Happy Hump Day (cue the Geico camel) fellow prospect hounds! Another week of minor league action is in the books as the top prospects continue jockeying for spots on various “up and coming” lists, and try to better position themselves for promotions closer to their ultimate goal — a call to “The Show”. Time for our weekly look at some of the prospects that have made some noise recently in the hope of climbing a little closer to the big leagues, whether that step ultimately comes this season or a little further down the road. Refill your coffee cup, get comfortable, and let us guide your continuing research as we try to help you scoop your fellow fantasy competitors with our Wednesday Twelve-Pack.
We’ll start by mentioning the obvious, Cubs fans that follow me on Twitter got the news Monday afternoon that Javier Baez was on his way to join the big club in Denver for last night’s game. Batting second and playing 2B (where he likely winds up for the long haul at this point), he struck out against Brett Anderson in the 1st, grounded out to Nolan Arrenado in the 3rd, struck out against Franklin Morales in the 4th and 6th, and lined out to Brandon Barnes in RF with the bases loaded in the 7th against Matt Belisle after the Rockies pen imploded and walked half the guys on the Cubs’ 40-Man Roster. (EDIT: Baez did deliver his first big league hit, a solo shot off of Boone Logan in the top of the 12th, and was 1-6 with 3 Ks at publishing deadline.) Don’t fret Chicago hopeful, Kris Bryant isn’t far behind.
A couple of the guys we’ll take a look at this week had help clearing their way when the smoke cleared on one of the wackier non-waiver trade deadline days in memory as players on their organizations’ big-club rosters were moved. The deals won’t necessarily create immediate openings for them at the MLB-level, but they’ll help move timetables and ETAs along. Here’s who I’m watching closer going into week 19…Please, blog, may I have some more?
Ah Coors Field. One of the few baseball stadiums I’ve actually been to, it’s a magical land where hitters come to dream and pitchers come to die. You see mountains, you see towers… sounds like some sort of Lord of the Rings babble…
However, some pitchers can overcome the treachery that is thin air, and who better than Alex Cobb yesterday afternoon? A guy I haven’t followed too closely and is unfortunately on none of my teams (but I did get to see him pitch once in AAA for the Durham Bulls), Cobb boasts a 2.79 ERA and 33:8 K:BB ratio after yesterday’s start. Drafted at the end of standard drafts and even undrafted in some leagues, Cobb has obviously had a great start, but I wanted a better gauge of where to place him. He was cruising his last start out, then with two outs in the sixth couldn’t get out of the inning and a shutout turned into a 5.2 IP 10 H 4 ER shellacking So I decided to break down a Cobb game for the first time and attempt to place where I think he is right now:Please, blog, may I have some more?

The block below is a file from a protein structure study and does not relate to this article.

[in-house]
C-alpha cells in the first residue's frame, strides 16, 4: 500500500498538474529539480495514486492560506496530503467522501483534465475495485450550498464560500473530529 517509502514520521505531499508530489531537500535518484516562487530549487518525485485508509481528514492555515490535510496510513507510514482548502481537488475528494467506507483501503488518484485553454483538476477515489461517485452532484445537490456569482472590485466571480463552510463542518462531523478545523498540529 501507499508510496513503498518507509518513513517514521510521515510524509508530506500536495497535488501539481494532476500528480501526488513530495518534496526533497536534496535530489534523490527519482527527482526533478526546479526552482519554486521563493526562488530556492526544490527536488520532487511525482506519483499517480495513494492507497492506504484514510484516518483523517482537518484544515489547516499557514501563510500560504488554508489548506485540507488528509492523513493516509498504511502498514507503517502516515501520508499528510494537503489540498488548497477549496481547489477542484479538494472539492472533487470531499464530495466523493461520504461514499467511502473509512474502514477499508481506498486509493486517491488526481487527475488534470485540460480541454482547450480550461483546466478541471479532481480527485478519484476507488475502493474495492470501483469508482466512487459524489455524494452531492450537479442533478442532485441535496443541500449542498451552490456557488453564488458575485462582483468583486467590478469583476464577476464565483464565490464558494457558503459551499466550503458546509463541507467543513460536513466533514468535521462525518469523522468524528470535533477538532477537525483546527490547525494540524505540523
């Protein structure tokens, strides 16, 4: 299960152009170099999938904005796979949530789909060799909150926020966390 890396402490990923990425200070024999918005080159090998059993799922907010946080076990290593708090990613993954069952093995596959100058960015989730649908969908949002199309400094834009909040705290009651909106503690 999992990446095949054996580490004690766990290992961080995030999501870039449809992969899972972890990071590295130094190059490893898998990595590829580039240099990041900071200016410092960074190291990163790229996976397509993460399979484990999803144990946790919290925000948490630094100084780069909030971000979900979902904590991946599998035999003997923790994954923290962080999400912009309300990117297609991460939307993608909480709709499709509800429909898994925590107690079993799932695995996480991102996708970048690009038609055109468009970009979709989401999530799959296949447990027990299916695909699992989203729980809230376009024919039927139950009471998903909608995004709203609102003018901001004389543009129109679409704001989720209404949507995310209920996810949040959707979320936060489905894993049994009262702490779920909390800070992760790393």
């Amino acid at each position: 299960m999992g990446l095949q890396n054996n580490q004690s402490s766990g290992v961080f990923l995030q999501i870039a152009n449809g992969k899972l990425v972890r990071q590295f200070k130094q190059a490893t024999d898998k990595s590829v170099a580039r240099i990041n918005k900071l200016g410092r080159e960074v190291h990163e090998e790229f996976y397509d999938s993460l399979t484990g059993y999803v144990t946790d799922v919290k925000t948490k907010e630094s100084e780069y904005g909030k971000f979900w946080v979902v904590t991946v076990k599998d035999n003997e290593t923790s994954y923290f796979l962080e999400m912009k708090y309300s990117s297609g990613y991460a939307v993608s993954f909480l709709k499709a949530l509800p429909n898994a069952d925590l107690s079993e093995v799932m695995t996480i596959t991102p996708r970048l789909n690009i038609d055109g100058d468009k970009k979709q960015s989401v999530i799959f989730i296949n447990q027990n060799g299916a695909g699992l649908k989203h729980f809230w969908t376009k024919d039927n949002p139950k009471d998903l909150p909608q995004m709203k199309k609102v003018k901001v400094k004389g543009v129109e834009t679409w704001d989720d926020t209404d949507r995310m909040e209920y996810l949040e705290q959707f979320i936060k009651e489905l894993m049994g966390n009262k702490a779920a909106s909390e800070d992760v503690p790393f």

We at Razzball realize that exporting our views across the country has damaging consequences on the blogosphere. To help make amends, we are reaching out to leading team blogs and featuring their locally blogged answers to pressing 2013 fantasy baseball questions regarding their team. We feel this approach will be fresher, more sustainable, and require less energy consumption (for us anyway). The 2013 Rays Fantasy Baseball Preview comes courtesy of Jason Collette from The Process Report.Please, blog, may I have some more?
How does Oakland do it? I know the stadium is ideal and I know that Moneyball tactics help set the precedent, but how does Oakland churn out no-name pitcher after no-name pitcher that end up having success in the Majors?
Before the start of the season, the pitcher under-the-radar in Oakland that had all the buzz was Brad Peacock, but a 6.17 AAA ERA thus far is keeping him from the Majors. Please, blog, may I have some more?Please, blog, may I have some more?
We at Razzball realize that exporting our views across the country has damaging consequences on the blogosphere. To help make amends, we are reaching out to leading team blogs and featuring their locally blogged answers to pressing 2010 fantasy baseball questions regarding their team. Please, blog, may I have some more?Please, blog, may I have some more?